Giant on the move
Snapshot Beijing, 6: Michael Phelps wins eight golds
Michael Phelps trouncing his rivals is always something fantastic to see, and here in Beijing it took your breath away to watch him so often leave everyone else for dead.
But the races which stick most vividly in my mind are the two in which gold appeared to have escaped him.
First of those was the 4×100 freestyle relay. I thought the race was lost for the U.S. when Frenchman Alain Bernard turned for the last length nearly a second up. But Jason Lezak had other ideas and snatched victory with the swim of a lifetime. I’ll never forget the sight of Phelps roaring his joy and release.
Then there was Miroslav Cavic reaching for gold in the 100 fly, only for Phelps, charging through the faster, to swing his arms over, hit the wall first in that final lunge and win by just one hundredth of a second. I’d expected Phelps to catch him earlier but thought, at the death, he’d run out of time to do it.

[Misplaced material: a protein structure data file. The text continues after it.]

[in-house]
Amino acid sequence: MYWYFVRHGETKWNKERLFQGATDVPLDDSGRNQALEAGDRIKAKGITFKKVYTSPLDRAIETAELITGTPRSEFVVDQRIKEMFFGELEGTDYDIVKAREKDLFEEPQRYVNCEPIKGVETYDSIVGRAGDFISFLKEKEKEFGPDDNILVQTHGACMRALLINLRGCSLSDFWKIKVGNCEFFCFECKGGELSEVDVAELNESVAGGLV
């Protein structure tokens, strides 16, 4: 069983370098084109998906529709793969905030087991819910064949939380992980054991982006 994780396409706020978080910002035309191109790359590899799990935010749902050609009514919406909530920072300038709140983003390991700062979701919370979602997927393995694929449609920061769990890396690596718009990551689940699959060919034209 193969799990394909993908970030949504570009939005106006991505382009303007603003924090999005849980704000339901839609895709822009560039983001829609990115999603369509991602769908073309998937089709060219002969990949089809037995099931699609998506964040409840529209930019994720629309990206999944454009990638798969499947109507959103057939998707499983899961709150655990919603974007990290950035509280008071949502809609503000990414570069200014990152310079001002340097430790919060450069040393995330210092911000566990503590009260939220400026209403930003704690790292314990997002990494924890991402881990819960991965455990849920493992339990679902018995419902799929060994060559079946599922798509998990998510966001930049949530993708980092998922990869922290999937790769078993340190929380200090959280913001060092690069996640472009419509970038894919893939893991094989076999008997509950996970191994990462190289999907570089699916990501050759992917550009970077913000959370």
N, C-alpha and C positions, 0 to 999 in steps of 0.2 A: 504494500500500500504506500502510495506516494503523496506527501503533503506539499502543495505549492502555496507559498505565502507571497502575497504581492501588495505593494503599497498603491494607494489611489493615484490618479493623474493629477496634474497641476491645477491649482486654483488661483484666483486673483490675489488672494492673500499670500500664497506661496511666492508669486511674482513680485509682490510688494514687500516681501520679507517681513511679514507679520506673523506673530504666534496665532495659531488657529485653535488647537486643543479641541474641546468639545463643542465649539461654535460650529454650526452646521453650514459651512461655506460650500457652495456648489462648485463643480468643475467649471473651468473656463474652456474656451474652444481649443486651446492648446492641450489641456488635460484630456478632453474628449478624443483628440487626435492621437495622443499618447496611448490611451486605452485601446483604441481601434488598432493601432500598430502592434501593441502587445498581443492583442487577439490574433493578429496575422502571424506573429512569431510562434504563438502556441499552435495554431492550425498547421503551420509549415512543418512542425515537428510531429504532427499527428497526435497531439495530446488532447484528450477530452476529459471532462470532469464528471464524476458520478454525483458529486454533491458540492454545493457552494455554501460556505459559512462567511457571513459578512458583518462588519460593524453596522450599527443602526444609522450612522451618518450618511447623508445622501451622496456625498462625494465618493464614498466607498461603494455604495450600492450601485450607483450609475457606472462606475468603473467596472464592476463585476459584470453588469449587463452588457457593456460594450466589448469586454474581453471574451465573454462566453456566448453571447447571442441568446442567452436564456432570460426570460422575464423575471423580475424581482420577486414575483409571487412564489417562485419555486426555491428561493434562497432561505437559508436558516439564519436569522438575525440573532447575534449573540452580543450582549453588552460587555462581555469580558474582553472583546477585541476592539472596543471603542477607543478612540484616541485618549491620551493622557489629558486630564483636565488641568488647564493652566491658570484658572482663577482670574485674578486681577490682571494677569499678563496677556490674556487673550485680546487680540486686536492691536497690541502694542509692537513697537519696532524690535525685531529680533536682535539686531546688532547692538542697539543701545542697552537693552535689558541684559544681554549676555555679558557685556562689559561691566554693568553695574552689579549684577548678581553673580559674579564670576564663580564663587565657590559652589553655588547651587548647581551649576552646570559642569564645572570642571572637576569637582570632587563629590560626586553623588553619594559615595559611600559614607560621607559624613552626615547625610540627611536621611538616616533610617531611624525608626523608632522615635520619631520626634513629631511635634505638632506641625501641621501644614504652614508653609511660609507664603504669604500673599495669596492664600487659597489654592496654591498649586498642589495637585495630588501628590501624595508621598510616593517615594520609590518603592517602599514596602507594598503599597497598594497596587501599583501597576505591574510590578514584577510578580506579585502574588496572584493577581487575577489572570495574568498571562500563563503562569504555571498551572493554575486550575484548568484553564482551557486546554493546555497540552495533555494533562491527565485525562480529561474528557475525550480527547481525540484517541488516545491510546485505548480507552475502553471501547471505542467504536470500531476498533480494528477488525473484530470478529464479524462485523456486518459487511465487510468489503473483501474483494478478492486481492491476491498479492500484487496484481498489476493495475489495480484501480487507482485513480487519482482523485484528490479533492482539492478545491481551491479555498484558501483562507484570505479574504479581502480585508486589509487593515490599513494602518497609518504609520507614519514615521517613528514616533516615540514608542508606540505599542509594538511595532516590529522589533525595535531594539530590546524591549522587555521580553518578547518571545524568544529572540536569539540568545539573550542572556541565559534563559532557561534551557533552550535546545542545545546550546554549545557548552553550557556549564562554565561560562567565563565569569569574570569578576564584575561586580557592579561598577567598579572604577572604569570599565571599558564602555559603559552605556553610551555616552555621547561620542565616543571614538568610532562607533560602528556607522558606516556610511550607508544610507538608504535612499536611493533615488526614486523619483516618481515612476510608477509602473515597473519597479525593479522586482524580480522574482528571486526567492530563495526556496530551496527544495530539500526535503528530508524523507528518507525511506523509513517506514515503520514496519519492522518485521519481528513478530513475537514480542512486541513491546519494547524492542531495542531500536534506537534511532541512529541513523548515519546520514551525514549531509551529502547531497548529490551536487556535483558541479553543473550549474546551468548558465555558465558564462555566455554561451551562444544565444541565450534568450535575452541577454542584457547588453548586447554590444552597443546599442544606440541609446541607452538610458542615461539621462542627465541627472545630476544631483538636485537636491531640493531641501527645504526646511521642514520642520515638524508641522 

The next day Phelps made it eight in the medley relay and I had been lucky enough to witness each movement of his swimming symphony.
Swimming is my sporting passion. I’d been in Munich for my first Olympics in 1972 but was covering gymnastics and couldn’t get to the pool nearby to see any of Mark Spitz’s seven golden swims. Thirty-six years on, it was all the sweeter to watch Phelps take his place as arguably the greatest Olympian of them all.
I may have missed the seven but I got the eight.
Kevin Fylan adds: This is the sixth in our series of snapshots from the Beijing Games, where Reuters reporters give their thoughts on what it was like to be there at the key moments of the Olympics.
One more to come.
PHOTO: Michael Phelps of the U.S. competes during his team’s victory in the men’s 4×100 meters medley relay swimming final during the Beijing 2008 Olympic Games at the National Aquatics Centre, August 17, 2008. REUTERS/David Gray